Where Does Email Fit in the Marketing Strategy
Email is still the most effective marketing channel with some campaigns leading to open rates of more than 90%. Find out how you can add email to your marketing mix.
Here's what we will cover...
If you’ve never run an email marketing campaign before, we understand why the idea might seem strange and perhaps a little outdated. After all, we now have social media marketing and other newer, more exciting technologies.
However, case studies have demonstrated that some email marketing campaigns have produced open rates of 94% and click-through rates of 30% and we all still use emails regularly, don’t we?
In fact, the best way to get familiar with the concept of email marketing is to take a look at some of the emails you receive, especially those that you go to the bother of opening. Compare a promotional email with one you might receive from a friend or relative. How are they similar? How do they differ?
An effective email marketing campaign will find a sweet spot between commercial efficiency and personal connection. That’s what you need to aim for.
Before we look into how you can achieve this, let’s start with the basics – getting set up with an email service provider and building your ‘list’.
Getting set up
If you’re not signed up to and using an email service provider you need to start there. Here, we don’t mean your email inbox provider (Gmail, Outlook, Apple Mail, etc.). We’re talking about a service that enables you to curate a list of subscribers and to create email campaigns to send to them. We use Mailchimp but there are others like Constant Contact and Aweber that you may prefer.
By the way, let’s replace ‘email service provider’ with ESP.
To build your list, you will need to place subscriber signup forms at a variety of customer touchpoints. Your website’s home page and key landing pages are the most obvious places to put these but feel free to be creative. Most ESPs will provide GDPR-compliant forms you can embed into your website or you can do it the other way around by hooking up a form you host to your ESP. Your web developer should be able to help you with this if you need them to.
The other key part of the set up process involves designing an email template (or templates) that you will use for your marketing campaigns. Again, most ESPs streamline this process with intuitive onboarding tutorials and handy ‘drag and drop’ editors.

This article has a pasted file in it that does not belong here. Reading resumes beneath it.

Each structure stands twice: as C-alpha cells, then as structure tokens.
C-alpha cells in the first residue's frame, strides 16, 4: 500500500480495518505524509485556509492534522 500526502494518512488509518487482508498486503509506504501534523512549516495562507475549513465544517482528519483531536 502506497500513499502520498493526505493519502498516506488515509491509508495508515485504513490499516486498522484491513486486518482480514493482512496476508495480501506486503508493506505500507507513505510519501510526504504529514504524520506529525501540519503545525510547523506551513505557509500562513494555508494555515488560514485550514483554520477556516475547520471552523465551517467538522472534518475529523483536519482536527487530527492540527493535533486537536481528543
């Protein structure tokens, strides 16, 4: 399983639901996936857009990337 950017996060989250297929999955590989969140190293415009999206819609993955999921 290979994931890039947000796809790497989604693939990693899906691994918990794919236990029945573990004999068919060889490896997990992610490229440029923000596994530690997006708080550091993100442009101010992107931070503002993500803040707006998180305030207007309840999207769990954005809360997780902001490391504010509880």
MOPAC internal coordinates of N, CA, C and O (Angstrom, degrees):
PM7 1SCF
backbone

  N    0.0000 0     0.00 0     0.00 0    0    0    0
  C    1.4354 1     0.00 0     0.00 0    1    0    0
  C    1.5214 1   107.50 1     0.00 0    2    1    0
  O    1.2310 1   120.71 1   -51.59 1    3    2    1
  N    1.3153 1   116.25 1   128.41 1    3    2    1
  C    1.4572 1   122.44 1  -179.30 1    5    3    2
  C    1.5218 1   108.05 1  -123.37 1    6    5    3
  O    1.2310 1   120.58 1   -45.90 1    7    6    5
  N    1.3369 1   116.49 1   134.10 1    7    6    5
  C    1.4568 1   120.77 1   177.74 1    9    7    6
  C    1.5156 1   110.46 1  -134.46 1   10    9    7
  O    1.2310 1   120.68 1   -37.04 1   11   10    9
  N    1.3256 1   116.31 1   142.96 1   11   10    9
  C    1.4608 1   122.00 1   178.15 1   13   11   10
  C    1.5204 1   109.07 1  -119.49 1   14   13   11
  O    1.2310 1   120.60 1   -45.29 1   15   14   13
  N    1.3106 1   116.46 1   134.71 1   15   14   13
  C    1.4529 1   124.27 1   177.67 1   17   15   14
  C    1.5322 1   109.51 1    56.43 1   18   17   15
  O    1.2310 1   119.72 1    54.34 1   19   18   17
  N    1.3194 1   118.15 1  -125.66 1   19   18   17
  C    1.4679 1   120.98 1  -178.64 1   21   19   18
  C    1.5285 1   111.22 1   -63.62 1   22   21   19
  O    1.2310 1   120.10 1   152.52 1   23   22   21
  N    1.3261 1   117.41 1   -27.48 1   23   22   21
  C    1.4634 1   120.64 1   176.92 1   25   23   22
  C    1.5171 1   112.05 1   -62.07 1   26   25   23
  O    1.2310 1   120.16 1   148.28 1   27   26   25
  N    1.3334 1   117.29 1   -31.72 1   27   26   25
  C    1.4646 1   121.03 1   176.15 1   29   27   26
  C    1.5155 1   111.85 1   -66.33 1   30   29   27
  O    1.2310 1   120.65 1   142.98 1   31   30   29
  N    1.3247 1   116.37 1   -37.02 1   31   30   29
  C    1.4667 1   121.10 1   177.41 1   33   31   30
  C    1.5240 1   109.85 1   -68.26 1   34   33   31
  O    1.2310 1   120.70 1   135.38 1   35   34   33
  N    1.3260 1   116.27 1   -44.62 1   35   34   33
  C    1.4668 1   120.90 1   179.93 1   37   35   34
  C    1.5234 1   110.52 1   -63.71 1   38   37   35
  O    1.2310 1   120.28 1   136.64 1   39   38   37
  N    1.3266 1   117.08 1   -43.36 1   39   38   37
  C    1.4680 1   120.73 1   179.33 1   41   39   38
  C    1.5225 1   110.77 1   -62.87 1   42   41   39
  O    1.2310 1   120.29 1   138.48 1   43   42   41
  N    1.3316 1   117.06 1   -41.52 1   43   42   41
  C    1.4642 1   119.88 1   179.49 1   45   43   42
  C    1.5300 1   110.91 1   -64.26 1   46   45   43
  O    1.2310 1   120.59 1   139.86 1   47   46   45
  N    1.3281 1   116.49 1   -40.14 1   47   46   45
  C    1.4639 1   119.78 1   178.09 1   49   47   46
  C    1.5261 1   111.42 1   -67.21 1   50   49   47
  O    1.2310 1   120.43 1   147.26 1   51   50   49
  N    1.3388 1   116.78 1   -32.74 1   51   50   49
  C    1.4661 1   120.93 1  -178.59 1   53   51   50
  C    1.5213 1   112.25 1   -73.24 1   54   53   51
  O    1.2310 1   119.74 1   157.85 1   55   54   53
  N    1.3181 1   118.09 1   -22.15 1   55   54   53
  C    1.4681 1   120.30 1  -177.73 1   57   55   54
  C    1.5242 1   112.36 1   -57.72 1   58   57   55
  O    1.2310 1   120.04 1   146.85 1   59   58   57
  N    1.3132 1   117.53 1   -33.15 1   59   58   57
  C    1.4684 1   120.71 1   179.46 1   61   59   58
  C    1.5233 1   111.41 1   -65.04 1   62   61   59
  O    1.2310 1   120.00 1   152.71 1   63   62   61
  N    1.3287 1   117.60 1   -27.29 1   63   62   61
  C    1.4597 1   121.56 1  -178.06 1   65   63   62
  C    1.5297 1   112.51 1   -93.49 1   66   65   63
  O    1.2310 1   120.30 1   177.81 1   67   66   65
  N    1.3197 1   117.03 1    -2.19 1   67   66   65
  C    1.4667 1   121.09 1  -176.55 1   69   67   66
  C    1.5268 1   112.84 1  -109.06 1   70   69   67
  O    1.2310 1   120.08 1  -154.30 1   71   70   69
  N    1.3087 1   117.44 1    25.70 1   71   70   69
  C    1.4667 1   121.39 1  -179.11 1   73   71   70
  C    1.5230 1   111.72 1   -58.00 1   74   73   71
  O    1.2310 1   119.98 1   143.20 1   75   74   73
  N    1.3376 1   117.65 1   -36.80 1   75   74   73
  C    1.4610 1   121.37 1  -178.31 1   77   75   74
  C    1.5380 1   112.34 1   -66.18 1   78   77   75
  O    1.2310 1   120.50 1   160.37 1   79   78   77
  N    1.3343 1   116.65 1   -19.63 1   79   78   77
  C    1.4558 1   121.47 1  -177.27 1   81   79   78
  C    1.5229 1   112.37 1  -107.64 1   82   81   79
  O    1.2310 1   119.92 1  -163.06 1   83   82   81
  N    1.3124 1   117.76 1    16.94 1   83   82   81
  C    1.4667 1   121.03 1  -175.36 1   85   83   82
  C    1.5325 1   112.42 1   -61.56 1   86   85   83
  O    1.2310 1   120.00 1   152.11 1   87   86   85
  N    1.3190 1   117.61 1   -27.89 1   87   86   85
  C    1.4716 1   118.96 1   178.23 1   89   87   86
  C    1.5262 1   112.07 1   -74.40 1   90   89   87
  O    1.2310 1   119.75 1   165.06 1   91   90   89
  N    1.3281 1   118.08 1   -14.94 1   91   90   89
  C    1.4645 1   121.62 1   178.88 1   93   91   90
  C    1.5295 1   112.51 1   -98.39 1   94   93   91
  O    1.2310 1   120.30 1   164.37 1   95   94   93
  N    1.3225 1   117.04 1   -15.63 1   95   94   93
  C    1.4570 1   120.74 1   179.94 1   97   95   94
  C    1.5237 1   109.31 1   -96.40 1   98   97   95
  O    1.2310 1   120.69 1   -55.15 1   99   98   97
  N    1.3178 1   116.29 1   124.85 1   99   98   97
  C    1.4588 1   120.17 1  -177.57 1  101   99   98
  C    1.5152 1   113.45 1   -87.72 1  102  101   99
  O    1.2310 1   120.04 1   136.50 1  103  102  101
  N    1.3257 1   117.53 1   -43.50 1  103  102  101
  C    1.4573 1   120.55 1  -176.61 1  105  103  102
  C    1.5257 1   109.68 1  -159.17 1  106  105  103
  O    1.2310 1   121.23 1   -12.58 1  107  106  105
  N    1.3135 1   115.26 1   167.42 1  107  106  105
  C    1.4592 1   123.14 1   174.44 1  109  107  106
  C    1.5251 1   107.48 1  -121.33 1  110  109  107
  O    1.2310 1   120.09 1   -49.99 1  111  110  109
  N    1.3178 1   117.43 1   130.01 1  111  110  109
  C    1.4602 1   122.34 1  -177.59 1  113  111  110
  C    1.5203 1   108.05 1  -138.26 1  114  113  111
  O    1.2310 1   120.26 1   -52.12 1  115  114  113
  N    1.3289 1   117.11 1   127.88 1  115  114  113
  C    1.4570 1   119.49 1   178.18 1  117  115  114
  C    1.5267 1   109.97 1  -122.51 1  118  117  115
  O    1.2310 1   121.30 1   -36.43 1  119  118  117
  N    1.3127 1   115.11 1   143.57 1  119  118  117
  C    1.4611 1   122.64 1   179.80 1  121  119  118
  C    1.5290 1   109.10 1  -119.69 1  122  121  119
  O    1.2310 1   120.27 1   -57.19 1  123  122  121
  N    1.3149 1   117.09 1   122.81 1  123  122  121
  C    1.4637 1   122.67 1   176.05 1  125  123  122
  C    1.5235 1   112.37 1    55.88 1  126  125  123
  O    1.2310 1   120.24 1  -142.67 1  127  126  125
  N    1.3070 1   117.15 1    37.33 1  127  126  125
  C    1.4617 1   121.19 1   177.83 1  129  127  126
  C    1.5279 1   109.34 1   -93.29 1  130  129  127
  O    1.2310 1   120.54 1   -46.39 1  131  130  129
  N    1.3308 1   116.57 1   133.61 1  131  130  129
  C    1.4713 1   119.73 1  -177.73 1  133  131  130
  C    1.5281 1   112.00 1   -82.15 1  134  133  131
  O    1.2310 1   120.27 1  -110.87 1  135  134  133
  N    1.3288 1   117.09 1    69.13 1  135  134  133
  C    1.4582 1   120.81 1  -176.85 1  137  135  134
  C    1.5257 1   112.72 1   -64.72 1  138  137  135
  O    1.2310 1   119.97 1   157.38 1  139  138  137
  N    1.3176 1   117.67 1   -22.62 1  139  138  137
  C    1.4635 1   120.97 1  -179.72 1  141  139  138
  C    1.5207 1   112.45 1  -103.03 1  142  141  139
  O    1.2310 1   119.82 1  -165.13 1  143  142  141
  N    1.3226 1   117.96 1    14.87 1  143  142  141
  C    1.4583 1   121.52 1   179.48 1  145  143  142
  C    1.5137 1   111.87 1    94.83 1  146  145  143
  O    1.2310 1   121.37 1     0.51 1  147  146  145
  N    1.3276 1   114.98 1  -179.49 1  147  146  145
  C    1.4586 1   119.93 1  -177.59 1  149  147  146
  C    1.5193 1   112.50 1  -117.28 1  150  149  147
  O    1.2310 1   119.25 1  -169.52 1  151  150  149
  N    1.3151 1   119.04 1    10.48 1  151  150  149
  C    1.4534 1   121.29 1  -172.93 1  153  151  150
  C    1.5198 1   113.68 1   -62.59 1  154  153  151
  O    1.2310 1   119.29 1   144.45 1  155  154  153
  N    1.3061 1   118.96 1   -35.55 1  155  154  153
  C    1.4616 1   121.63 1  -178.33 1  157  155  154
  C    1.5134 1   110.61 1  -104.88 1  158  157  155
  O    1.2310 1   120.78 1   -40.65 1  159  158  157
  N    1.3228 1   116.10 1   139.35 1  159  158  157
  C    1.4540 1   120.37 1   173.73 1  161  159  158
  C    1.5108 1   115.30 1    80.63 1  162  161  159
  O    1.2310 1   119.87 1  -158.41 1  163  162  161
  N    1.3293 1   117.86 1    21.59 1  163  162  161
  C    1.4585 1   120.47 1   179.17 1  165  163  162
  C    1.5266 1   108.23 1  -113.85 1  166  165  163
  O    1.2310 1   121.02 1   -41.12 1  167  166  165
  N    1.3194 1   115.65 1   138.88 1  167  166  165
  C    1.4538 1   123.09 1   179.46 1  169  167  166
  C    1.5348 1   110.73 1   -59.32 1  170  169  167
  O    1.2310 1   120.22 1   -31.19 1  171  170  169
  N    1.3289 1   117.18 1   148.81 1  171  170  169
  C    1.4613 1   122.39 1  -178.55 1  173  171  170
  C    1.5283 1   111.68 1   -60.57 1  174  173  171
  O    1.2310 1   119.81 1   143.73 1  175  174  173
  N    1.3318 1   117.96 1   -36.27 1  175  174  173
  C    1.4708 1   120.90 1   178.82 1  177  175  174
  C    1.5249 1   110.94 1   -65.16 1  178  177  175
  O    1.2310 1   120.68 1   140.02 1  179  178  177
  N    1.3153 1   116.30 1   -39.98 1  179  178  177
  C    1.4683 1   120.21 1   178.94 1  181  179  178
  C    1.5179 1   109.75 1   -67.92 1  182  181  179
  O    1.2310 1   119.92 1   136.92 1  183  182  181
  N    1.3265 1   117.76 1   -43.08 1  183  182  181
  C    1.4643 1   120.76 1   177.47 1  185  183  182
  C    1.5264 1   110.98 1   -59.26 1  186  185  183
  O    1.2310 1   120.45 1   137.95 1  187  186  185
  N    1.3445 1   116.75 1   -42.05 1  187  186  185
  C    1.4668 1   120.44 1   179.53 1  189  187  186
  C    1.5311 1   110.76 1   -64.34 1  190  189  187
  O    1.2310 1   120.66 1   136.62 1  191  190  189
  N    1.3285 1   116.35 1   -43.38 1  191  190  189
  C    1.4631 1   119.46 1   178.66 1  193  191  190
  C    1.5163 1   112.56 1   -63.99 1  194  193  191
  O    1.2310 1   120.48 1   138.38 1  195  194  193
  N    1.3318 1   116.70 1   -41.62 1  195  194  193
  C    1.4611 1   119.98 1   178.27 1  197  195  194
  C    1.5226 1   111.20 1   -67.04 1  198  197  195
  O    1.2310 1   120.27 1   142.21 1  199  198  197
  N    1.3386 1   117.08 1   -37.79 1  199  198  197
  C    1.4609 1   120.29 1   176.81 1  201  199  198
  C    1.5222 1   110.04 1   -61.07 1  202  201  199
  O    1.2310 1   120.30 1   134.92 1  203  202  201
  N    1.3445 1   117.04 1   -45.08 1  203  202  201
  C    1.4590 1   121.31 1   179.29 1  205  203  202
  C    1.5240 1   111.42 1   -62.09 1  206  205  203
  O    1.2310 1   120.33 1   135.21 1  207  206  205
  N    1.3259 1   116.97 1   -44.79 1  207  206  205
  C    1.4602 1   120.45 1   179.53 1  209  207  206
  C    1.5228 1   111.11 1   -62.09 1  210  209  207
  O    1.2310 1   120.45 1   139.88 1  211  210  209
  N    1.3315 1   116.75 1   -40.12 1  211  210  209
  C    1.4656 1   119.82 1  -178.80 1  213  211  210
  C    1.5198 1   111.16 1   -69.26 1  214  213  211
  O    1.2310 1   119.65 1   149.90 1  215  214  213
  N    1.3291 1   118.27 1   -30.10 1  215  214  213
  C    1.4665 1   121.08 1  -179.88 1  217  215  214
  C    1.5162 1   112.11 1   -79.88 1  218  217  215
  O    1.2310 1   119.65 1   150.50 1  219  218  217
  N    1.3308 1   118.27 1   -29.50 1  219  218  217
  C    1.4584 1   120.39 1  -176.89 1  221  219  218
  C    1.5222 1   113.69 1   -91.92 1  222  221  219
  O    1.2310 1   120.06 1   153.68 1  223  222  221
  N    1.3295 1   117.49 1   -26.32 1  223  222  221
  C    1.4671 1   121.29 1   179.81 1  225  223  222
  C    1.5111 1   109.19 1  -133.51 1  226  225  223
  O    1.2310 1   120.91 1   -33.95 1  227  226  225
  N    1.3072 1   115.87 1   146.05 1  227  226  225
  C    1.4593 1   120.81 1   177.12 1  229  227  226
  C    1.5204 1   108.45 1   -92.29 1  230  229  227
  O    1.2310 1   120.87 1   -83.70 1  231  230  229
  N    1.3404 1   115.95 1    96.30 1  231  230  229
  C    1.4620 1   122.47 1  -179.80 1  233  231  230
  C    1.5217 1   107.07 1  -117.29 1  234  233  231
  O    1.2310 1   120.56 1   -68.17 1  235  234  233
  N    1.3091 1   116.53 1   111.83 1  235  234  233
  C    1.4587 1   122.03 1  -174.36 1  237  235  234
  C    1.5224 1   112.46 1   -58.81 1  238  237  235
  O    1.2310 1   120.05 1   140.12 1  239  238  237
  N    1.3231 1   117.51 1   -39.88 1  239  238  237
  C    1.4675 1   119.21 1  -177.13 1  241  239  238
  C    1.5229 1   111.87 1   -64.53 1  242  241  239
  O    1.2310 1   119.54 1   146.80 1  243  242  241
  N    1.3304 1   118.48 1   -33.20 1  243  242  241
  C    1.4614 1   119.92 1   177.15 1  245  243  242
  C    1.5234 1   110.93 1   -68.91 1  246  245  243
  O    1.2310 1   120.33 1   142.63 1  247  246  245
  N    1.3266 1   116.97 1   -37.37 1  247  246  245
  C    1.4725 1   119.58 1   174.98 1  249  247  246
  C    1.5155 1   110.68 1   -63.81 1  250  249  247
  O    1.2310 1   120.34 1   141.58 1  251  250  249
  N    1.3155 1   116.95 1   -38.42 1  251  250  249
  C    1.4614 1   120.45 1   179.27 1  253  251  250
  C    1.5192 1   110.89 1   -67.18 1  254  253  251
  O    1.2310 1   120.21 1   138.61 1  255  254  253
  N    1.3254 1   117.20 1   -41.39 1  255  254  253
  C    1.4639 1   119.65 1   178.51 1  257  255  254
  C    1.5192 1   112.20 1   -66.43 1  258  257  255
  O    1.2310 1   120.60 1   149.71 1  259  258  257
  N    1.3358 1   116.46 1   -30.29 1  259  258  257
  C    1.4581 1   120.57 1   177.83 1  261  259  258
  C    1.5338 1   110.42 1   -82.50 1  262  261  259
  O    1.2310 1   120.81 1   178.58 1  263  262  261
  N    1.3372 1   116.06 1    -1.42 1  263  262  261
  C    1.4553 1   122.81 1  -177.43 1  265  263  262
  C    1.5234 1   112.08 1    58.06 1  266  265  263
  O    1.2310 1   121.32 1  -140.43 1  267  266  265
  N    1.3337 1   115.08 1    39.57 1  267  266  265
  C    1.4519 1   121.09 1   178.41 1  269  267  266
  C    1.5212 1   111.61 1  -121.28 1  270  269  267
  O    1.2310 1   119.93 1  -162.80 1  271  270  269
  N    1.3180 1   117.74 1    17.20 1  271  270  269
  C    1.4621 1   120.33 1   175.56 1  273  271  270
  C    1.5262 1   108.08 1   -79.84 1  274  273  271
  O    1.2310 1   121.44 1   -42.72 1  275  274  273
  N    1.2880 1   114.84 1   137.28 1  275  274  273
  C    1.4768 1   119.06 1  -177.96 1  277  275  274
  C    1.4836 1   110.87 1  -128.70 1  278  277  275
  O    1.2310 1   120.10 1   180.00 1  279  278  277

Another bonus to using a well-known ESPs is that their email templates will be built using responsive email design (RED) principles. In short, they will look and work great on mobile devices.
This is vital because over half of email recipients check their inboxes via a smartphone or tablet. Not only that, response rates tend to be four times higher when they do so it is vital that your email can be easily read and clicked in that context.
Once you have your subscriber list and your email templates set up, it’s time to zone in on content. How are you going to write emails that people want to open and engage with?
Adding the personal touch
When you look through the commercial email messages you receive, which ones do you tend to open, read and act upon? Chances are, they are the ones which address you by name and seem to know a bit about you.
Adding that personal touch can lead to a sixfold increase in transactions so it’s well worth looking into. We have written a recent blog post on using custom fields to personalise your emails so please check that out for more details.
Being smart with segmentation
Only one in ten marketers segment their subscriber lists which is surprising given the clear benefits in doing so.
Mailchimp and other ESPs include a segmentation feature as part of their service. You can create segments based on a variety of factors and then set up rules so that subscribers are placed in the right segment.
Three popular types of segmentation include by industry type, business size (aka account-based marketing) and by the subscriber’s position on the sales funnel.
Subscribers can also be segmented by demographic (location, age, economic background, etc.), interest and behaviour.
Segmentation enables you to create customised emails that are relevant to every subscriber. Not only does that improve open and click-through rates, it can also prevent you from annoying subscribers with blatantly irrelevant emails (e.g. invitations to conferences in a distant city).
The top email marketers don’t stop there. In fact, they never stop.
Using A/B (split) testing, you can run neverending experiments on every aspect of your email marketing, including:
- Email subject line (a huge factor in itself)
- Email ‘From’ address (a team member, the company, the company director – who works best?)
- Message content and length
- Number and type of custom fields
- Use of images
- Plain text only v email template
A/B testing is another feature built into most reputable ESPs although you may need to upgrade your package to access it.
Once you’ve developed some baseline metrics, you can more clearly see how changes impact on your success, bearing in mind there will also be variations based on time of year, market conditions, etc.
Although you shouldn’t (and probably couldn’t) completely take away human input from your email campaigns, you can automate a lot of your email marketing activity.
For example, most ESPs offer several types of trigger emails you can ‘set and forget’. What’s more, activating them tends to increase response rates.
These include emails for welcoming new subscribers, anniversary emails (ideal for birthdays or to reward loyal subscribers) and thank you messages.
You could also create automated campaigns to target shoppers who have abandoned their shopping cart with a special deal, to remind members that renewal is due or to prompt a new subscriber to click their account activation email.